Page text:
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I hope this post shows you how easy and fast it can be to make your own Minecraft Steve and Creeper heads!

You can adapt the tutorial to make any Minecraft mob, and I’ve got an assortment compiled for you here.

As mentioned above, if you’d like an easy-to-print-and-save PDF version of this tutorial, I have made it available on Etsy here. The 9-page PDF includes full instructions with additional details, clear photographs, as well as game-accurate full-color numbered charts for all 5 sides of both character’s heads along with their hex codes for perfect color matching.

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More Minecraft-themed fun:

How to make a Minecraft Enderman head and diamond block trick-or-treat basket

How to make Minecraft Lootbags

How to make Minecraft Mob fondant cake/cupcake toppers

How to make a Minecraft cake

Throwing a Minecraft birthday party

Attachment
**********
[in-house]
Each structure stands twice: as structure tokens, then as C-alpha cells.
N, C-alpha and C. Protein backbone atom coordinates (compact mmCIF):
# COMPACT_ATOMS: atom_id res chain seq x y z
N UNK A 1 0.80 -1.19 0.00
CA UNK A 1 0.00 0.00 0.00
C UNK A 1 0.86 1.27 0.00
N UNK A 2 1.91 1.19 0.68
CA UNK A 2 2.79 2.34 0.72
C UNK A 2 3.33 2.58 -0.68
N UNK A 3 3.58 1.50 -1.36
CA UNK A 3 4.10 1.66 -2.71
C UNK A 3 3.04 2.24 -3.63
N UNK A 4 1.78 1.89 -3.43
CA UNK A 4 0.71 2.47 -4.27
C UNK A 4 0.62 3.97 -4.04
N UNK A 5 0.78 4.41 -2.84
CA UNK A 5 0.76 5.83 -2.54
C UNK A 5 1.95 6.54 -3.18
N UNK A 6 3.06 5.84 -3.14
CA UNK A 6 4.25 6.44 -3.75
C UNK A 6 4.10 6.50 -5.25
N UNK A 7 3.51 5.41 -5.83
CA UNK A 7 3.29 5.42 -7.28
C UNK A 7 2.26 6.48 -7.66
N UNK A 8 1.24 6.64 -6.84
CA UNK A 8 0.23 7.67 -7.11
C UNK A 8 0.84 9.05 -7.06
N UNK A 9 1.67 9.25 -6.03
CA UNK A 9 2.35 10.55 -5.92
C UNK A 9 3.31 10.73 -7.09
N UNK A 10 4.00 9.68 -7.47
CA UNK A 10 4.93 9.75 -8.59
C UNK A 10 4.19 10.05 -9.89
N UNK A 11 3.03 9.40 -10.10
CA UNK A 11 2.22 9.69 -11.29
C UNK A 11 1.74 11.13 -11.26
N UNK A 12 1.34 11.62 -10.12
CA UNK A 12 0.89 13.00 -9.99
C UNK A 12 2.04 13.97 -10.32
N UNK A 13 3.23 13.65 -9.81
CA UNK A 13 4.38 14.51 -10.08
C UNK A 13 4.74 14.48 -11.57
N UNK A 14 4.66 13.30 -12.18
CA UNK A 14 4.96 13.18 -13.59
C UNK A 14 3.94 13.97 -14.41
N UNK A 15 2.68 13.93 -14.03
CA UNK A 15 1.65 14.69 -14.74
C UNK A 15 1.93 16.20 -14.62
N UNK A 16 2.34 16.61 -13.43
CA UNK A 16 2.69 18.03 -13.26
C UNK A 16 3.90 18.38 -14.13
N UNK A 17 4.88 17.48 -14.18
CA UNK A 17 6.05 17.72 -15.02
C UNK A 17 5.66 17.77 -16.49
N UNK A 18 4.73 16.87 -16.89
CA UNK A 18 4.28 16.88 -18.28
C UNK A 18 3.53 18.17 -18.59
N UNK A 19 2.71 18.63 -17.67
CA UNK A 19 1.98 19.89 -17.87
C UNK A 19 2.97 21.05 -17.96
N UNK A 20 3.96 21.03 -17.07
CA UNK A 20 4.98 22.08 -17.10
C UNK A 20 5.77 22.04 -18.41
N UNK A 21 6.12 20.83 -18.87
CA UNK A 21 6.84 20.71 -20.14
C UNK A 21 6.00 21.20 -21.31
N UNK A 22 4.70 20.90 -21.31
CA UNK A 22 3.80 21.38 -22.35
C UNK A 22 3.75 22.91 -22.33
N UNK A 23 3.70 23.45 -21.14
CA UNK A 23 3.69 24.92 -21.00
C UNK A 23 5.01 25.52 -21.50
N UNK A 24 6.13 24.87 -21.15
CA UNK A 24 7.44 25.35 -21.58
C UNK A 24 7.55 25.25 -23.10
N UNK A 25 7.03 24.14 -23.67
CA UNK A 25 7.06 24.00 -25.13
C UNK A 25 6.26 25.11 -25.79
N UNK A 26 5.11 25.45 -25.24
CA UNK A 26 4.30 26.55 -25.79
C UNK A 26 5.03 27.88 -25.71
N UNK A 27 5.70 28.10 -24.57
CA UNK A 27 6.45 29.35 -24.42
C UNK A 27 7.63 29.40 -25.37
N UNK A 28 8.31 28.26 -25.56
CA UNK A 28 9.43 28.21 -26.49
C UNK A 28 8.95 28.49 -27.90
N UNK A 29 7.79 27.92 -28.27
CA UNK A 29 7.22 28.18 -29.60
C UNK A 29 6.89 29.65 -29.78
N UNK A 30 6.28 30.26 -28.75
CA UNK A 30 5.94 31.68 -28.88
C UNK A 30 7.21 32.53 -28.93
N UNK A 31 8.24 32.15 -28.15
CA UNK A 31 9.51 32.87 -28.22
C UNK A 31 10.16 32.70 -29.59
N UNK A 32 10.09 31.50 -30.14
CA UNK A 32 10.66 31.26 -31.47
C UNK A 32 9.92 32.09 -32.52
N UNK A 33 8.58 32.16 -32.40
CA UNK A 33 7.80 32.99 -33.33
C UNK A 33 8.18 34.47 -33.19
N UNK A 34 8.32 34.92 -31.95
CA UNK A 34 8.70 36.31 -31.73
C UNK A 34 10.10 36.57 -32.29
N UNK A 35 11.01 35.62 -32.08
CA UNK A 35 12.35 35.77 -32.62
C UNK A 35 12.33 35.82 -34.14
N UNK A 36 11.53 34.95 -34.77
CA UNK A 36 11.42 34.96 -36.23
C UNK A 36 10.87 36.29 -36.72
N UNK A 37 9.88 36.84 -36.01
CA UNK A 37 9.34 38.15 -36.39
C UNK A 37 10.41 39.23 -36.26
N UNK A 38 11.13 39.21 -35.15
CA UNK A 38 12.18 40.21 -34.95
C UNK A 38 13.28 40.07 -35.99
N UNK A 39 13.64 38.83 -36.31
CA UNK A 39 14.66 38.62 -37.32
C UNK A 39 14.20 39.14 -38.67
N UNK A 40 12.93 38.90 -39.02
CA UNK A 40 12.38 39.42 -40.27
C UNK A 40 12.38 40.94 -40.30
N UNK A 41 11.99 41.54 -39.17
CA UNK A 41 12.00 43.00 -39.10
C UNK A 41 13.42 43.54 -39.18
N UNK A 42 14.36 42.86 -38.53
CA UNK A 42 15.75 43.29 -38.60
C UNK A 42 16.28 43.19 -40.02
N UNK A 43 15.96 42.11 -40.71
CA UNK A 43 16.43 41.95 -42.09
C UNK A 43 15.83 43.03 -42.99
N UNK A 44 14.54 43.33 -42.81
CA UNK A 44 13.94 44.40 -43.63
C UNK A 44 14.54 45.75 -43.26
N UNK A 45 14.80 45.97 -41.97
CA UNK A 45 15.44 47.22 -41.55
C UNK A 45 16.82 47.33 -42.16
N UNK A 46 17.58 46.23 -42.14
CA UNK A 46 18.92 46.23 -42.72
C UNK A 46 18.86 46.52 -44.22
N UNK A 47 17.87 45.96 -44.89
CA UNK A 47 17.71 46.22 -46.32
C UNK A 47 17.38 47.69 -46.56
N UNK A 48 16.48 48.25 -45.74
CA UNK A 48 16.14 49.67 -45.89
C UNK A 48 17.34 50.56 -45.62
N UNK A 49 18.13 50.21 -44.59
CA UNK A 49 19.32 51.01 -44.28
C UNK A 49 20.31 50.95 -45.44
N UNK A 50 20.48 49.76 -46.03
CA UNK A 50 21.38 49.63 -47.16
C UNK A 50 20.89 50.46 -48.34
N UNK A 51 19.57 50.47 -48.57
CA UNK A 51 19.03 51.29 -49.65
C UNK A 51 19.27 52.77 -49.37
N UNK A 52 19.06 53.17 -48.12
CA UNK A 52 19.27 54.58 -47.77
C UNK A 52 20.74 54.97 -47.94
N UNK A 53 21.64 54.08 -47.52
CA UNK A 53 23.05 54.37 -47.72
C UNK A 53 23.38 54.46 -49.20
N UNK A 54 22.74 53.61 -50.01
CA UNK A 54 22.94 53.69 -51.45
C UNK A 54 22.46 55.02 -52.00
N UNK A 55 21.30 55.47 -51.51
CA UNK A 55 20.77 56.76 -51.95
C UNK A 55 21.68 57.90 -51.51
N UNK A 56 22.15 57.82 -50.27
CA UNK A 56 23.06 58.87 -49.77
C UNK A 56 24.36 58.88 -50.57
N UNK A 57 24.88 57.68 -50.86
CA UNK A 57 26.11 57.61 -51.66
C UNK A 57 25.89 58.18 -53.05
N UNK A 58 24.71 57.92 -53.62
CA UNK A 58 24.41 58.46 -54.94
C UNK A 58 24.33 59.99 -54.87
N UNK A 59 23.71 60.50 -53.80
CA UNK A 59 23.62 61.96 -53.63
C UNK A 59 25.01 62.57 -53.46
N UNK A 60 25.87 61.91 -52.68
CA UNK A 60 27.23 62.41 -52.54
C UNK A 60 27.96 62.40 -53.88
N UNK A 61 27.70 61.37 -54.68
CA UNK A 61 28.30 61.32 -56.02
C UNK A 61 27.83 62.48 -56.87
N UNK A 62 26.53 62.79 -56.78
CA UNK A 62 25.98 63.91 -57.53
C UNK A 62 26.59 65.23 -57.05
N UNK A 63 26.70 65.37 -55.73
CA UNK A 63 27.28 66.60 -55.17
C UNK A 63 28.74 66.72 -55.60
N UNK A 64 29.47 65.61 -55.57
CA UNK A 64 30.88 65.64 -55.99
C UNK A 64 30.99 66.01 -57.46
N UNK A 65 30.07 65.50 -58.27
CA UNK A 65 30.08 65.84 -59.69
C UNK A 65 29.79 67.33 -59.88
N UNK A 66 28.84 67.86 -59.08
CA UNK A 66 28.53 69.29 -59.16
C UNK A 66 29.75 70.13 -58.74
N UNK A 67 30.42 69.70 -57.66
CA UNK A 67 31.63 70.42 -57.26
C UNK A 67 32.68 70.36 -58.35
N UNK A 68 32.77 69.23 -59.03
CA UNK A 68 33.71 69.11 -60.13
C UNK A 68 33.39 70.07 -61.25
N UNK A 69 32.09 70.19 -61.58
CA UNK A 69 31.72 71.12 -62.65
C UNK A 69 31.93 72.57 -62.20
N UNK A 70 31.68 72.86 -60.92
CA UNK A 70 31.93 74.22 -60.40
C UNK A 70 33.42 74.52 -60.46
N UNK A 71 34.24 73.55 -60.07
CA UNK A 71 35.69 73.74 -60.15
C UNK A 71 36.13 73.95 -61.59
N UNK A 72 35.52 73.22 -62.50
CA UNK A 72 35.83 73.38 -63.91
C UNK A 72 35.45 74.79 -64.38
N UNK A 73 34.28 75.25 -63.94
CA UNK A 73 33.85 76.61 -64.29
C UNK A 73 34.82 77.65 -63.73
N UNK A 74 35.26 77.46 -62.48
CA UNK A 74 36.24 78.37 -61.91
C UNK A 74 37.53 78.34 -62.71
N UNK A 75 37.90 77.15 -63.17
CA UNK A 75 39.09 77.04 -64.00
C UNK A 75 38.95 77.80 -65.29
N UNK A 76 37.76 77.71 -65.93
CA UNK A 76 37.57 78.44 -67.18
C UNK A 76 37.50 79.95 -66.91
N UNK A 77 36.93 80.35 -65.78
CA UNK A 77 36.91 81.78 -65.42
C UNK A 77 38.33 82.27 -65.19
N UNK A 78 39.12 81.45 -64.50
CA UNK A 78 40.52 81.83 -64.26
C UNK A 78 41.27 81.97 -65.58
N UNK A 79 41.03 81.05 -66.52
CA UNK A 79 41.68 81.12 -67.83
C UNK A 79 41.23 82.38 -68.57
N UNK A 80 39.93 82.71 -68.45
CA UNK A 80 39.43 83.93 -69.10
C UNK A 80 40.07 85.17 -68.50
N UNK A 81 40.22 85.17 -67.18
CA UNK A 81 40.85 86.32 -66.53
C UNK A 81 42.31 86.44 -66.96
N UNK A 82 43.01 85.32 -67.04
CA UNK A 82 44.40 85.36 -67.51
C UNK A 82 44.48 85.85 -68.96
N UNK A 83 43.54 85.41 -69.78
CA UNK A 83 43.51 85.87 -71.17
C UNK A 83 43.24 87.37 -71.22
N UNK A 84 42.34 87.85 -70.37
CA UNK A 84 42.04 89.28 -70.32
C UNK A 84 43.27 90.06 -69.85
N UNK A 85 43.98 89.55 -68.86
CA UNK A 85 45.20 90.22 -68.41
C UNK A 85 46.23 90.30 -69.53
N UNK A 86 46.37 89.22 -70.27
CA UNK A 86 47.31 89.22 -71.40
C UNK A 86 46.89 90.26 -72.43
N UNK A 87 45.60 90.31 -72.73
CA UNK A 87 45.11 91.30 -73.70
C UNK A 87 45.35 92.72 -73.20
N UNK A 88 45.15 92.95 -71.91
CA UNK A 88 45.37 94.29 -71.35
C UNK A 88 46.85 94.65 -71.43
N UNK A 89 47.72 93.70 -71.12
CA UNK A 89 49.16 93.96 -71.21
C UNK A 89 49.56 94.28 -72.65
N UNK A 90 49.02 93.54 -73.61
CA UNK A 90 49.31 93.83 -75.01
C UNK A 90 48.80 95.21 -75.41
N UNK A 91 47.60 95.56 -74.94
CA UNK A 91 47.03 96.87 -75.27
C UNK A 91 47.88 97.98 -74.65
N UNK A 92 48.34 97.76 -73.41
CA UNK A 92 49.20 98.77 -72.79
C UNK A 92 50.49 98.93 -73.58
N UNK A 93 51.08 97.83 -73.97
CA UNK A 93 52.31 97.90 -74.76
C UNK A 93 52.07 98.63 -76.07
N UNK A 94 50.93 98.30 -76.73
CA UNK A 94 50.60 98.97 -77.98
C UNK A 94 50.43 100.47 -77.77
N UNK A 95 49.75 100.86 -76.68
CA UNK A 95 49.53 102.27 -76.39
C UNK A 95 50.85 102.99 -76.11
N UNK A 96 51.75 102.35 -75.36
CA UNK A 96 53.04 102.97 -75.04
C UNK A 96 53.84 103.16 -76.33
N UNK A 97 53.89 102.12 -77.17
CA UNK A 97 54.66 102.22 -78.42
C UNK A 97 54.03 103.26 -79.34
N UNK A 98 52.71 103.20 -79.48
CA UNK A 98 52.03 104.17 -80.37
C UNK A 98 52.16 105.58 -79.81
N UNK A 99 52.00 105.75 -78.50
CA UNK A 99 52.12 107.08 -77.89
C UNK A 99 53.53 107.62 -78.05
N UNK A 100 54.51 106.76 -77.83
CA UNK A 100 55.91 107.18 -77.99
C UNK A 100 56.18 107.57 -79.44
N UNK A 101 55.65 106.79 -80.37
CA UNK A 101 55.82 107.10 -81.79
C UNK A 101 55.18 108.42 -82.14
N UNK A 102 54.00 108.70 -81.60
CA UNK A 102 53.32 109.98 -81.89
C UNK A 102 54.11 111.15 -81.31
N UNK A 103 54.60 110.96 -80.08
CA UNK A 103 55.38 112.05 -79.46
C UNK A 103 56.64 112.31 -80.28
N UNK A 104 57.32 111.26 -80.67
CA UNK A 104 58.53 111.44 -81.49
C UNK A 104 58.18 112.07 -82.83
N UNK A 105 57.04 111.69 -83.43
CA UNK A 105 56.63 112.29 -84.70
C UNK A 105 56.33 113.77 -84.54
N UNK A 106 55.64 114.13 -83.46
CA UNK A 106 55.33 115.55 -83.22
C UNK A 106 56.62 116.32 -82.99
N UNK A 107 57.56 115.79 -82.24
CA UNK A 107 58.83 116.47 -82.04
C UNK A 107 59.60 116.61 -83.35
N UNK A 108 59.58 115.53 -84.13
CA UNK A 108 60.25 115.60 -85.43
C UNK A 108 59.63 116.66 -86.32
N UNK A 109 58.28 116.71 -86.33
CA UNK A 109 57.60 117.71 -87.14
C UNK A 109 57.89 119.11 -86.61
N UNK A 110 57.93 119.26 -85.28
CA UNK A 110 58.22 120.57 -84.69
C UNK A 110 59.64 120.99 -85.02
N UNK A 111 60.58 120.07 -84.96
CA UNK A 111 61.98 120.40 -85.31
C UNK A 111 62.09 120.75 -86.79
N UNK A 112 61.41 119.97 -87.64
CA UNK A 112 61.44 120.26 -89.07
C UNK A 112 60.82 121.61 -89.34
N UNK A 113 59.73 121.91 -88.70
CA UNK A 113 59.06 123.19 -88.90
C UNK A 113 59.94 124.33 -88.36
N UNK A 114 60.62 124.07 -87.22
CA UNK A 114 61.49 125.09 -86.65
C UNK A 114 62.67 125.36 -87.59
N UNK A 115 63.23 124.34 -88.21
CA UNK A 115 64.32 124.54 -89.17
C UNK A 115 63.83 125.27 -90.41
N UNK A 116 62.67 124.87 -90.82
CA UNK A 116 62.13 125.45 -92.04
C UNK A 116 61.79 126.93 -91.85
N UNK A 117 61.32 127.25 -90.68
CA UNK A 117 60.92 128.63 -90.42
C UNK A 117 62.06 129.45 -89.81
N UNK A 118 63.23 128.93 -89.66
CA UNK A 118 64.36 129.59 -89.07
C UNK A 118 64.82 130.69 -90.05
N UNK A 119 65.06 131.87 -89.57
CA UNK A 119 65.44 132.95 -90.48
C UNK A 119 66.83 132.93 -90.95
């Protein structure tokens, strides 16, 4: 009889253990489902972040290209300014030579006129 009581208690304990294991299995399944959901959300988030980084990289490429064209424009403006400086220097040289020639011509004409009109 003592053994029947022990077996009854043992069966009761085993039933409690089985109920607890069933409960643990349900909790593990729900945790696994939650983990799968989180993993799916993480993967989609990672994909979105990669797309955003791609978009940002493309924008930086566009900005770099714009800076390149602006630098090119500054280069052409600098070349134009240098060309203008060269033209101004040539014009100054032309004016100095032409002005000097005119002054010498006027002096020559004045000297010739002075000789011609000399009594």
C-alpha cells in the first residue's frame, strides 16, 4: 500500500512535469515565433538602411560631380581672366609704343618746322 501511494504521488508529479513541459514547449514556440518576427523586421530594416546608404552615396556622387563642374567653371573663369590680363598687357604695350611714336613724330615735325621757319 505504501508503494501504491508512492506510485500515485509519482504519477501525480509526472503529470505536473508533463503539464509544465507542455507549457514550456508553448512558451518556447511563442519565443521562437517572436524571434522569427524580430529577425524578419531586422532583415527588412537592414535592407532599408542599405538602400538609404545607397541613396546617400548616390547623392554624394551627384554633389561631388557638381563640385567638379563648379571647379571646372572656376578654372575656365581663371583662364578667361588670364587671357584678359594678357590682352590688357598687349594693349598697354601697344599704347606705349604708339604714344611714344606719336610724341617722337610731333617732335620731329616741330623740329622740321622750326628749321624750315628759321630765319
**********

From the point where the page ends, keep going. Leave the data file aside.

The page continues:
Minecraft Zombie Charts

Minecraft Jack-O’-Lantern Charts

This post may contain affiliate links. This means I might make a small commission on purchases made through the links, at no cost to you.


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how to make a viking vest

Henri has wanted to be a viking for a while now.  Not for Halloween, I mean he wants to be a viking in general.  (It’s either viking or pirate, depending on the day).

Jakob got a light-up viking helmet at the How To Train Your Dragon Live Spectacular, and unfortunately when we brought Henri the next day they were all sold out of helmets, so he got a Toothless plushie instead.  (Jakob, you’ll remember, got the one I knitted for his birthday…which I think I never blogged.  Oops).